Coal has been used as an energy source for hundreds of years and was part of international trade in as long ago as the Roman Empire.
Coal provided the energy which fueled the Industrial Revolution of the 19th Century and also launched the electric era in the 20th Century.
37% of the electricity generated worldwide is produced from coal.
Coal is by far the cheapest source of power fuel per million Btu, averaging less than half the price of petroleum and natural gas.
The world's iron and steel industry depends on the use of coal.
The value of coal produced in the United States each year is nearly $20 billion.
Coal is directly responsible for the existence of more than 90,000 U.S. jobs and nearly one million jobs directly and indirectly.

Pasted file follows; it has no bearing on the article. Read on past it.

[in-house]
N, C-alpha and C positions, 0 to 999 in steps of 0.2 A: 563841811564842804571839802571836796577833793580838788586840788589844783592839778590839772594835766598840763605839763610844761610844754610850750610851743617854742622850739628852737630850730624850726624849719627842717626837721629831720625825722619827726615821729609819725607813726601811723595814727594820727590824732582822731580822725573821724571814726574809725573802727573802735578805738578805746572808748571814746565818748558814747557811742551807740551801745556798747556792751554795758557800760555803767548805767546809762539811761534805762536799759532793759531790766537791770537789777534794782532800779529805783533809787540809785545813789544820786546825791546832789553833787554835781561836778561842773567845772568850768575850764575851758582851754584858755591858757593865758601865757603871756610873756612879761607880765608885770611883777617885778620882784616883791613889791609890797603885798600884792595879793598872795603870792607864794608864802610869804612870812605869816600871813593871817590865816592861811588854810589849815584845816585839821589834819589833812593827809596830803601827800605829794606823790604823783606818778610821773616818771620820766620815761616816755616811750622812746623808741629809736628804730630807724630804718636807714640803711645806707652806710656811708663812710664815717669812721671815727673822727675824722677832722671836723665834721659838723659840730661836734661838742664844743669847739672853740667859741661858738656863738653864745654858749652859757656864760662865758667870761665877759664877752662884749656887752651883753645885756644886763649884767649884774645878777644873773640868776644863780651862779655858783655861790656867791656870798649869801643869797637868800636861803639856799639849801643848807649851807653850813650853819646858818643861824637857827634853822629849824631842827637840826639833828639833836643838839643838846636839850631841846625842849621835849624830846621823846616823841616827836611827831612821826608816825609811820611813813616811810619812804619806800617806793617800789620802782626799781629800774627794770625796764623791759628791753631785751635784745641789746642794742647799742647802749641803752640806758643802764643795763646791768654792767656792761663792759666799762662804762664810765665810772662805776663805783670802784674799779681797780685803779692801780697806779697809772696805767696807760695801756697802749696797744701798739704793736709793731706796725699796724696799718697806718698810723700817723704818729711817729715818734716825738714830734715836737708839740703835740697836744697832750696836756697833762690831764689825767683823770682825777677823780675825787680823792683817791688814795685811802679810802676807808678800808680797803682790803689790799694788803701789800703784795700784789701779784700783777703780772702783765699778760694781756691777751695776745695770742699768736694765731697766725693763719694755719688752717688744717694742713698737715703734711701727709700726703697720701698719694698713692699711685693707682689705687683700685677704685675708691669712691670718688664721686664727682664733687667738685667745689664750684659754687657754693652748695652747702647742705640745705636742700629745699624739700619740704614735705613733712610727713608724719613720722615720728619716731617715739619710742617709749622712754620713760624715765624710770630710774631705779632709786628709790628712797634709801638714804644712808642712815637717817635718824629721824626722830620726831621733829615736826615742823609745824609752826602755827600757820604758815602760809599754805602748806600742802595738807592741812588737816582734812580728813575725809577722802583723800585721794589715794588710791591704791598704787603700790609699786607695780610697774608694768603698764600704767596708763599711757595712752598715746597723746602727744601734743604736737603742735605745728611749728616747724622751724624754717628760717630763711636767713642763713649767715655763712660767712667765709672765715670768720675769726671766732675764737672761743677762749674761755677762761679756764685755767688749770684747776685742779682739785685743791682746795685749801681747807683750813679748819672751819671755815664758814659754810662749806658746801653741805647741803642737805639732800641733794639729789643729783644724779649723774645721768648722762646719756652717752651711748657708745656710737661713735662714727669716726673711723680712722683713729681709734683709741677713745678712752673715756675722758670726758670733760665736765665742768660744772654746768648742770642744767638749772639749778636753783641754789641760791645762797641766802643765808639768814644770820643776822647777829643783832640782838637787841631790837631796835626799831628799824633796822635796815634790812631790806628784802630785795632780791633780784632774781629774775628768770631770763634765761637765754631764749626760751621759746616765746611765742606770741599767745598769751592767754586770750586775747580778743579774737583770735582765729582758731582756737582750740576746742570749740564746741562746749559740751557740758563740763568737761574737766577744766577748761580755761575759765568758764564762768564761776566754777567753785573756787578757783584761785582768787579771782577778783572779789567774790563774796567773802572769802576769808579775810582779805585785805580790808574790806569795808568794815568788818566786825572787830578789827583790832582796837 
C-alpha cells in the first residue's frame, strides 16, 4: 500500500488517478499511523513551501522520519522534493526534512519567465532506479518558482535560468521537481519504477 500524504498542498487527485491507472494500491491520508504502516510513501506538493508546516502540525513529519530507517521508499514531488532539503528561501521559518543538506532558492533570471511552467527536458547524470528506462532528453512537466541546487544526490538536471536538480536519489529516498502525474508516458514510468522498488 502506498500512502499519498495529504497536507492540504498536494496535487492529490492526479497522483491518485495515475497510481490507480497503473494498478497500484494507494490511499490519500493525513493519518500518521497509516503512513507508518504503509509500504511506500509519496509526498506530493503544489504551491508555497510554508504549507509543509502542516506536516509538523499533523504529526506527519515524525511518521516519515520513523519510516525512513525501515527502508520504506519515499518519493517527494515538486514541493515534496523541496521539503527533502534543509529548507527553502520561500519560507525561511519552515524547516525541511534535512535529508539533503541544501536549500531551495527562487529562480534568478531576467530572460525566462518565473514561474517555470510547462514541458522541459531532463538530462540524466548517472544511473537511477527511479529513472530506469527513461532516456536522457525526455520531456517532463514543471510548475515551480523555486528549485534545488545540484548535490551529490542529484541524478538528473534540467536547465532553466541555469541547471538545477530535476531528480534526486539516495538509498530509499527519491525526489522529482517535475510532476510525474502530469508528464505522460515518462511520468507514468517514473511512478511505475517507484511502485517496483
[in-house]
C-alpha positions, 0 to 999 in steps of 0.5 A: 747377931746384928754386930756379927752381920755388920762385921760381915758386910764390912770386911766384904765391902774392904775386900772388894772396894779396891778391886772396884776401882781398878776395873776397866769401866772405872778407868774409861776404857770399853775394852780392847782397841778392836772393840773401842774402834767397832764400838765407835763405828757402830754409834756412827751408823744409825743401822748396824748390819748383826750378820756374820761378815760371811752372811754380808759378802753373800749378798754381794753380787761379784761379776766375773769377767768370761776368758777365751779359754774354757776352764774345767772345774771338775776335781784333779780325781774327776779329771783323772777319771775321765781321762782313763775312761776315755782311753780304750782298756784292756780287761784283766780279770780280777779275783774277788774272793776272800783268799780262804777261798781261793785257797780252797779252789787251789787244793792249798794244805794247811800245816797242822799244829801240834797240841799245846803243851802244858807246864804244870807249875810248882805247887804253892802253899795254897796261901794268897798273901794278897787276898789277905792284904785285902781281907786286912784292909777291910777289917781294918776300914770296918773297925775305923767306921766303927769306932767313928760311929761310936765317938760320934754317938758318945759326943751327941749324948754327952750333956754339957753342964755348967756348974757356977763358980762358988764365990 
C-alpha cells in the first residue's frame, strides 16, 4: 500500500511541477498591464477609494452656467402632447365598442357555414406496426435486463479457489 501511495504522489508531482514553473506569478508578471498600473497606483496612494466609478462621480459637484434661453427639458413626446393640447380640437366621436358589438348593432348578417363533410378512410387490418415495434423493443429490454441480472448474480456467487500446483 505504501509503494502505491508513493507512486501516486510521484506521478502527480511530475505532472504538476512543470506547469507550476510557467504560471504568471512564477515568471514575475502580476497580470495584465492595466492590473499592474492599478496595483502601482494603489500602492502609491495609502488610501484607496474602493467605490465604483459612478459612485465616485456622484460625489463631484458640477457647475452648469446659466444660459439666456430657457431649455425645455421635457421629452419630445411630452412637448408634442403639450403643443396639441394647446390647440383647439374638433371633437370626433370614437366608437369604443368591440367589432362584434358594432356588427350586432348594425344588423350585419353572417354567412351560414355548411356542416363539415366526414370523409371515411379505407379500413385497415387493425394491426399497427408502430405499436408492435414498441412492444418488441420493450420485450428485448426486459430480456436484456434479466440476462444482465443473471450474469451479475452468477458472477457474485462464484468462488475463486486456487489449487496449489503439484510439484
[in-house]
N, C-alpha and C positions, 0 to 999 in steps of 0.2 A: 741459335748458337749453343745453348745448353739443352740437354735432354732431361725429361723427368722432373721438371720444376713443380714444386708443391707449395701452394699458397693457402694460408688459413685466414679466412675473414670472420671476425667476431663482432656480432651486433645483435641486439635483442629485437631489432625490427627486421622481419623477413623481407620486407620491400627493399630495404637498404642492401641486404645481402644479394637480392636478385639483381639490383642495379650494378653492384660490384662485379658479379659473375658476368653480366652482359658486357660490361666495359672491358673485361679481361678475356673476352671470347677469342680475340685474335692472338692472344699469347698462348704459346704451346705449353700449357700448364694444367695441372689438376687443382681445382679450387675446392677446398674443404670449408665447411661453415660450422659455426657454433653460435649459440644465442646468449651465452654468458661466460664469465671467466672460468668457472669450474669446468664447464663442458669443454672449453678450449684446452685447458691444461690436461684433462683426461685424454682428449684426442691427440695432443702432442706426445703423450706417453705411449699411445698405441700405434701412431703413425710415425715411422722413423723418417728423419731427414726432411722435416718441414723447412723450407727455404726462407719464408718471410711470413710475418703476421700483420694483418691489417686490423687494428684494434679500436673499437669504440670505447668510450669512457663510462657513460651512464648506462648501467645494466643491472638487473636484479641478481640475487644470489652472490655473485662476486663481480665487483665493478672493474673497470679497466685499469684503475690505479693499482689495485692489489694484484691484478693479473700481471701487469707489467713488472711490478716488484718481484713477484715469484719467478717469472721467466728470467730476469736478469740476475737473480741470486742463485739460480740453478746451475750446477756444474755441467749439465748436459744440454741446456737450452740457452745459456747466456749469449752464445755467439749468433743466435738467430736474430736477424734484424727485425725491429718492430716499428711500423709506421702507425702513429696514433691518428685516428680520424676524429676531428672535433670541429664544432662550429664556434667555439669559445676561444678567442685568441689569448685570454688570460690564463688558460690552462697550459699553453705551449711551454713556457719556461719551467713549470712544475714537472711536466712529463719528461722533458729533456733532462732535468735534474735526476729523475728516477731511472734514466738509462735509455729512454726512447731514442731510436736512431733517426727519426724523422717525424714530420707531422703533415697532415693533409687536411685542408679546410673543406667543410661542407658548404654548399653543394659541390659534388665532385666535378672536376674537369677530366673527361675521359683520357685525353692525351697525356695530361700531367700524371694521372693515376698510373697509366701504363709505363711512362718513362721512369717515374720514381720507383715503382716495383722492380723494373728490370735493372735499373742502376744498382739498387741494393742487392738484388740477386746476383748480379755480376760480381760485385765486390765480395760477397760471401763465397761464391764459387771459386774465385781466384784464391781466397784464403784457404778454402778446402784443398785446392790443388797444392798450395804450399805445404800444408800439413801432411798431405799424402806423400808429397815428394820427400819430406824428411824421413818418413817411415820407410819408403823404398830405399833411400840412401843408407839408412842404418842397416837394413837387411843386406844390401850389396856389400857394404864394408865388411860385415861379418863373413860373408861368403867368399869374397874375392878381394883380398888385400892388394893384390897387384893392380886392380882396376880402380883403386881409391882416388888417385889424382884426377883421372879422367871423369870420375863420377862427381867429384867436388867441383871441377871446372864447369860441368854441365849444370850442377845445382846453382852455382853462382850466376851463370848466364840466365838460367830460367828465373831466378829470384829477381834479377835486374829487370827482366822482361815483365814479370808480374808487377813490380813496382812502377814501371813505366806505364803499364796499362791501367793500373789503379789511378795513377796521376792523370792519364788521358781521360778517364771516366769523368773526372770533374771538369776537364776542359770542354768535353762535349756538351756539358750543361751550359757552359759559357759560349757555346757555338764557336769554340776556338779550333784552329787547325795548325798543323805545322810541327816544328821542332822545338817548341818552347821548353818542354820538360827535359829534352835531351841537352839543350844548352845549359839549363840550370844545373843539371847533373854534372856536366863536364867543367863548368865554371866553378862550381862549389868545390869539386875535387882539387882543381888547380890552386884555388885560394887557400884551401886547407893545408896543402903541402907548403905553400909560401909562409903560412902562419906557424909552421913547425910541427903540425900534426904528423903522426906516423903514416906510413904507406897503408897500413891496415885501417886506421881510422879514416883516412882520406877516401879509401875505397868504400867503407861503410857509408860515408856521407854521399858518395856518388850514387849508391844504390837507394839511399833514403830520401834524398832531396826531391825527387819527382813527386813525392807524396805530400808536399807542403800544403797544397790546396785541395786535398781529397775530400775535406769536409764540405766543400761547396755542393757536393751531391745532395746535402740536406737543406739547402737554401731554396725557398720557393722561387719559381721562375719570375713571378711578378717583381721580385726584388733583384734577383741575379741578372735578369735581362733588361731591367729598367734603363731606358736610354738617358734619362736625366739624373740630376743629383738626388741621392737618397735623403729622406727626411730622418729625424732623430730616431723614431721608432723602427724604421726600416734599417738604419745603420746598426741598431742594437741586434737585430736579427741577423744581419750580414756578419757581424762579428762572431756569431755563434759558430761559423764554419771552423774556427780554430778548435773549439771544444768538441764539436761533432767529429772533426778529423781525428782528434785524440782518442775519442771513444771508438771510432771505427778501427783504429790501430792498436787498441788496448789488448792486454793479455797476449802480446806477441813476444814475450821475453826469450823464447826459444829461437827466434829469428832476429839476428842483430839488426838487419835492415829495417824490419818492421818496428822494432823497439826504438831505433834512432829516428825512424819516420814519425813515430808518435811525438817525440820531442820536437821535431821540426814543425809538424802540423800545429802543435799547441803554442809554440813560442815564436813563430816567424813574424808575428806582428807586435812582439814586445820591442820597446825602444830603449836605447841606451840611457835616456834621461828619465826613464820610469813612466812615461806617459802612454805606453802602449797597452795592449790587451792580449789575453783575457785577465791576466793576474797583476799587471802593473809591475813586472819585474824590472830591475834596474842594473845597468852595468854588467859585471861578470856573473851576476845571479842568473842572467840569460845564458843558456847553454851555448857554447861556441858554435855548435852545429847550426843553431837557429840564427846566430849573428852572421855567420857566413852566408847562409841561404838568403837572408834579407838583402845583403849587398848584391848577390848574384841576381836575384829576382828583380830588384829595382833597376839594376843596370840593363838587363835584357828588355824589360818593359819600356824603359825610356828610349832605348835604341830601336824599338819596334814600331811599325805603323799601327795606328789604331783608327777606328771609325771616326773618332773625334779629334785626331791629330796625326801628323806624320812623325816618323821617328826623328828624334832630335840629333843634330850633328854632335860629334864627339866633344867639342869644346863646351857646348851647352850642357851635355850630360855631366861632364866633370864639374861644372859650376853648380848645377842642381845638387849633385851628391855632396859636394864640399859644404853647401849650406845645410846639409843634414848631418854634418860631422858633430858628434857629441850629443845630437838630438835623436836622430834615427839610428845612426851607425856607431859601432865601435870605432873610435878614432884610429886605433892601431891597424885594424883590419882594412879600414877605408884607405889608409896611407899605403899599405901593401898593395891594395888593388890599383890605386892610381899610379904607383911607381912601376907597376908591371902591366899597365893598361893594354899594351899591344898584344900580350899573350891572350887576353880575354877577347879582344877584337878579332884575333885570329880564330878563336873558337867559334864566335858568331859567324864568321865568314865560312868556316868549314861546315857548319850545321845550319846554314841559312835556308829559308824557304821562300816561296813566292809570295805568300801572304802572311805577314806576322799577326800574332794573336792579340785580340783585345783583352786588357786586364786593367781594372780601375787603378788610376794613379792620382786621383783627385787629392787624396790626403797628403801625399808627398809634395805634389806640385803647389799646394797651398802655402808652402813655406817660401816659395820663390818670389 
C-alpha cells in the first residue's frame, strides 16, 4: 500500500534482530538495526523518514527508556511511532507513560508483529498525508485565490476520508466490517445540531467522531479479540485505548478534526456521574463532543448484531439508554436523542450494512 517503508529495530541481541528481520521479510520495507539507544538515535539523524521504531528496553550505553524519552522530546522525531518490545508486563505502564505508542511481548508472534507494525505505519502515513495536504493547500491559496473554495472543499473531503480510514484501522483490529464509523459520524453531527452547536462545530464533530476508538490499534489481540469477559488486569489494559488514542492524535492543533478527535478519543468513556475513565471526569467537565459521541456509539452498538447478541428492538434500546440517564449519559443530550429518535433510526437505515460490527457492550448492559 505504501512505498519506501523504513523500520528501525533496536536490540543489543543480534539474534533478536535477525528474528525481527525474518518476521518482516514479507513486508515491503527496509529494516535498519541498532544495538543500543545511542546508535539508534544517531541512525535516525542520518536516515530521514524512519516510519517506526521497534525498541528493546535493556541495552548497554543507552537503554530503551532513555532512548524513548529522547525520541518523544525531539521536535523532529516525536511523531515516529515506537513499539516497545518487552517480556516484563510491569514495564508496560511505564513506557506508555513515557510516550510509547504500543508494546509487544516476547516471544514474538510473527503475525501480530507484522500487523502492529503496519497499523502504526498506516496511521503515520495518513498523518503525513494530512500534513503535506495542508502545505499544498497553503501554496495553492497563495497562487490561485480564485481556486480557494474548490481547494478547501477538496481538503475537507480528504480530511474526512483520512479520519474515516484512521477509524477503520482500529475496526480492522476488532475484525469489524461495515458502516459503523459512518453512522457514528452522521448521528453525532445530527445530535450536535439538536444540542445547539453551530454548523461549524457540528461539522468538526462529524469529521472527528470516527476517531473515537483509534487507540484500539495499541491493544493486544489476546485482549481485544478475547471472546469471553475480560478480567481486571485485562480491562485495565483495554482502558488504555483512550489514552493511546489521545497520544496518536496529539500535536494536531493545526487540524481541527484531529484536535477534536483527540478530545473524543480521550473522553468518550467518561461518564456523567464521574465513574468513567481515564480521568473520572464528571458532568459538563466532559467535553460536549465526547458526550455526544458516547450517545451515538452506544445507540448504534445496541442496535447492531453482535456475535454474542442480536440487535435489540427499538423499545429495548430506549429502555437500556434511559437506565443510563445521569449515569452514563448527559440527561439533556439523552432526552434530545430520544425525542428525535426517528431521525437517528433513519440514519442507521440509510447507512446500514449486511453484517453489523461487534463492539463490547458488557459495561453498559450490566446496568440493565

Coal mining has a combined direct and indirect impact of $161 billion annually on the U.S. economy. This is $596 for every U.S. citizen.
The federal government receives more than $11 billion annually in taxes and fees from the coal industry.
State and local governments receive nearly $9 billion each year in revenues.
Developing countries' demand for coal will double through 2020, according to the Energy Information Administration (EIA).
Coal reserves are spread over almost 100 countries. Proven coal reserves are estimated to last over 200 years with current production rates. In contrast, proven oil and gas reserves are equivalent to around 40 and 60 years.
Total World Electricity Generation
*Other includes solar, wind combustible renewables, geothermal & waste
Source: IEA Key World Energy Statistics 2001 Edition